The filmmaker acknowledges their low budget and short time to plan and unfortunately this is noticeable in a few specific areas. Especially the sound which could do with another pass in the editing studio.

Using mainly on-set audio recording there is sadly a noticeable hum in an unbalanced mix and the voiceover also gets lost in a soundtrack that is at times too loud and also too sloppy.

Some consistency would help in the lighting too but the filmmaker does make a lot of interesting shot choices. Keeping the audience visually engaged, the director – clearly cinematically influenced – adds in “God” shots, drone shots, slow zooms and sequences filmed from a car to tell their story which is to the film’s credit.

As the serial killer drags more bodies around, the voiceover moves into a sermon of the killer’s manifesto of sorts and whilst the acting is a little under-par, parts of it reminded me at times of the blank expressions within Henry: Portrait of a Serial Killer.

The killer uses photos of his victims in his art – a bit of Lords of Chaos here crossed with Velvet Buzzsaw - and the ending sees a group of white-masked cult members (fans?) coaxing Johnathon to a local pub.

Dressed like the party-goers from Eyes Wide Shut, but filmed in what looks like a Wetherspoons, another location would have added more atmosphere but the film’s strange ambience continues with a macabre and non-explanatory conclusion.

The filmmaker is not short of cinematic inspiration and throws a lot of meaningful ideas into the 15-minute short but it’s slightly undone by the – albeit acknowledged – confines that go with a student film.

However, whilst not entirely successful on the technical side, Depicted Illusion delves deep into the mind of a disturbed individual with some resourceful flourishes despite its low budget limitations.

Michael Sales

By midlandsmovies, Nov 3 2016 12:36PM

The Neon Demon (2016) Dir. Nicolas Winding Refn

After the arse-numbing carbuncles grown during the slog that was the director’s Only God Forgives (a film I will never forgive) comes Nicolas Winding Refn’s next experimental thriller The Neon Demon. The film follows an innocent young waif called Jesse (played by corpse-like Elle Fanning) who is looking to join the ranks of (exploited) models in the superficial Californian fashion industry.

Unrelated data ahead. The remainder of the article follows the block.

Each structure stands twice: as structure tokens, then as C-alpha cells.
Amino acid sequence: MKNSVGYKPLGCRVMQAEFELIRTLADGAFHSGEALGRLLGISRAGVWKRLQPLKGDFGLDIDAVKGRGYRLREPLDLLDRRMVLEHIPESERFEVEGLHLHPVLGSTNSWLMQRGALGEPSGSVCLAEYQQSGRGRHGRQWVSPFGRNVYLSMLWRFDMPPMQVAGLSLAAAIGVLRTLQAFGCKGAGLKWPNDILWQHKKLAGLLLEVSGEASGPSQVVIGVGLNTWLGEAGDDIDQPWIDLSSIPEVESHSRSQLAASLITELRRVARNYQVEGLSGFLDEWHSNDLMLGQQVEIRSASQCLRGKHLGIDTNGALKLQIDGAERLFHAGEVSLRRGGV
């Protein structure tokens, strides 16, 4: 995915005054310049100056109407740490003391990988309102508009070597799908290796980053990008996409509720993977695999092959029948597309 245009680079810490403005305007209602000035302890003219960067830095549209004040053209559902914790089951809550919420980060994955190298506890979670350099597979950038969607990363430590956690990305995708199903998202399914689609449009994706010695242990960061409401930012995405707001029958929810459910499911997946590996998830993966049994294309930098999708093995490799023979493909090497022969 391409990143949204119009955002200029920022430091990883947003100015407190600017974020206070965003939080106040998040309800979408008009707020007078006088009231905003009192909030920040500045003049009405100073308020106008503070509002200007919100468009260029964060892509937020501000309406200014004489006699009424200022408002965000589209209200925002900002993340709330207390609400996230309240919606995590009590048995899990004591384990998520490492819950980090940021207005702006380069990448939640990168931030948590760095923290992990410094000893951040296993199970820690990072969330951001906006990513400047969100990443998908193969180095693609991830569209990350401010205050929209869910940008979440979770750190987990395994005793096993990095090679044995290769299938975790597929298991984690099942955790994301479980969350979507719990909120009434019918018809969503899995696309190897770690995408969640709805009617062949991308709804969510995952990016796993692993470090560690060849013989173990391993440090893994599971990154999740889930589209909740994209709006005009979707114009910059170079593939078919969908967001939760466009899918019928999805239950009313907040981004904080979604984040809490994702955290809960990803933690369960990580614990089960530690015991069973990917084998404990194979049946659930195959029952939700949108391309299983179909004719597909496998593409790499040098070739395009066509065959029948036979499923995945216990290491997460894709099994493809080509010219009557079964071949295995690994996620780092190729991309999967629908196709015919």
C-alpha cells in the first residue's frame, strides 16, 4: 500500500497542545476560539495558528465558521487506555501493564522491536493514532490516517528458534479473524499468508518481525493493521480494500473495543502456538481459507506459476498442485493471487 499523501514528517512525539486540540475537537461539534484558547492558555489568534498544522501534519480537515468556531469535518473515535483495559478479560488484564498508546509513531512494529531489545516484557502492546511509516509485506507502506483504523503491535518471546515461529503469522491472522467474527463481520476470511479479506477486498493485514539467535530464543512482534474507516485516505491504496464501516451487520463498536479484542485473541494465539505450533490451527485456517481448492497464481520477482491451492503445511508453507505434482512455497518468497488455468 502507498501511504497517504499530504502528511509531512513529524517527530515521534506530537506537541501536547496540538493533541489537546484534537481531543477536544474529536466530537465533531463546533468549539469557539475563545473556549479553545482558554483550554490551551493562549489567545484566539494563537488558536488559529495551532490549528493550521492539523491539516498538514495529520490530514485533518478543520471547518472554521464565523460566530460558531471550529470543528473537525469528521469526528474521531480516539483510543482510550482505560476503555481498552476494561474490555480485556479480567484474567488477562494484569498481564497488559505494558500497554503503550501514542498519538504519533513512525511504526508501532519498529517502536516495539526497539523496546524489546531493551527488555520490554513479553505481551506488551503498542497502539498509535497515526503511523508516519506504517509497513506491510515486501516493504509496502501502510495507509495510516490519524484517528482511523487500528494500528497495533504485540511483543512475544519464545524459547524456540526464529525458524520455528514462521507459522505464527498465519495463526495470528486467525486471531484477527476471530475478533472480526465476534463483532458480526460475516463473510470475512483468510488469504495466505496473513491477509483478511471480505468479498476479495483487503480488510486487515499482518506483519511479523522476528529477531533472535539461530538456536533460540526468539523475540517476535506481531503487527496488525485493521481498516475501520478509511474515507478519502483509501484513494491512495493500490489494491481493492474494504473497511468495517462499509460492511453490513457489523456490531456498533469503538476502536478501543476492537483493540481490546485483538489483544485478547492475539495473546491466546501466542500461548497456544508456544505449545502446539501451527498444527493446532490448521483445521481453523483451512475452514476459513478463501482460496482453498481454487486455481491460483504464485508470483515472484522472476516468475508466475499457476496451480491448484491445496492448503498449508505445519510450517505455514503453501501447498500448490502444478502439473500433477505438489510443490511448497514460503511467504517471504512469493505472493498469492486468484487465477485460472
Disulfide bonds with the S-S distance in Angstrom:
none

Slower than a snail in L.A. traffic, Refn is aspiring for the vibe of a Kubrick or Lynch – his shot composition is admittedly great and references those director’s ‘distant’ style – but it comes across much more as art-student than art-house.

Like a copy of Vogue which has 50 pages of adverts to chore through only for the reader/viewer to be thoroughly bored when it finally gets going, the film’s shallow characters drag out the dull fashion world clichés. From the young starlet on the block, bitchy comments, exploitation and jealousy The Neon Demon attempts to do something new with them using Refn’s unique aesthetic style. The style, whilst impressive, is not however enough and simply glosses over the cracks in the film like bad mascara.

As the innocent Jesse is manipulated by those around her – from her make-up “friend” Ruby (Jena Malone) to fashion designer Robert Sarno (Alessandro Nivola) – the film throws in some horror genre tropes that grate against the sombre themes. A vicious motel owner played by Keanu Reeves is straight from a b-movie slasher and in all honesty I’d love to see a film about his background more so than the stereotypes on show here. The impressionable young red-riding hood, the photographer huntsman and the wolf like fashion house owner maybe mythical in status but are forgettable platitudes here.

The last 30 minutes are preposterous and unintelligible bilge with the idea that “the modelling industry will eat you alive and spit you out” being literally represented on screen – and as subtle as the “there’s always a bigger fish” line from The Phantom Menace.

What we’re left with is some gorgeous imagery and although that did have its charms, it was swallowed by a gagging amount of cheesy chestnuts seen a thousand times before. With the addition of some mild (for me) horror The Neon Demon ends up as shock b*llocks (shollocks?). Those who enjoyed the director’s previous outings will definitely find lots to talk about but others may be rubbed the wrong way by both Refn’s pretentious nonsense stretching for high art and his agent provocateur persona daring you to enjoy its seedy pleasures. A twisted and torturous tale for the characters AND the viewer.


Midlands Movies Mike

RSS Feed twitter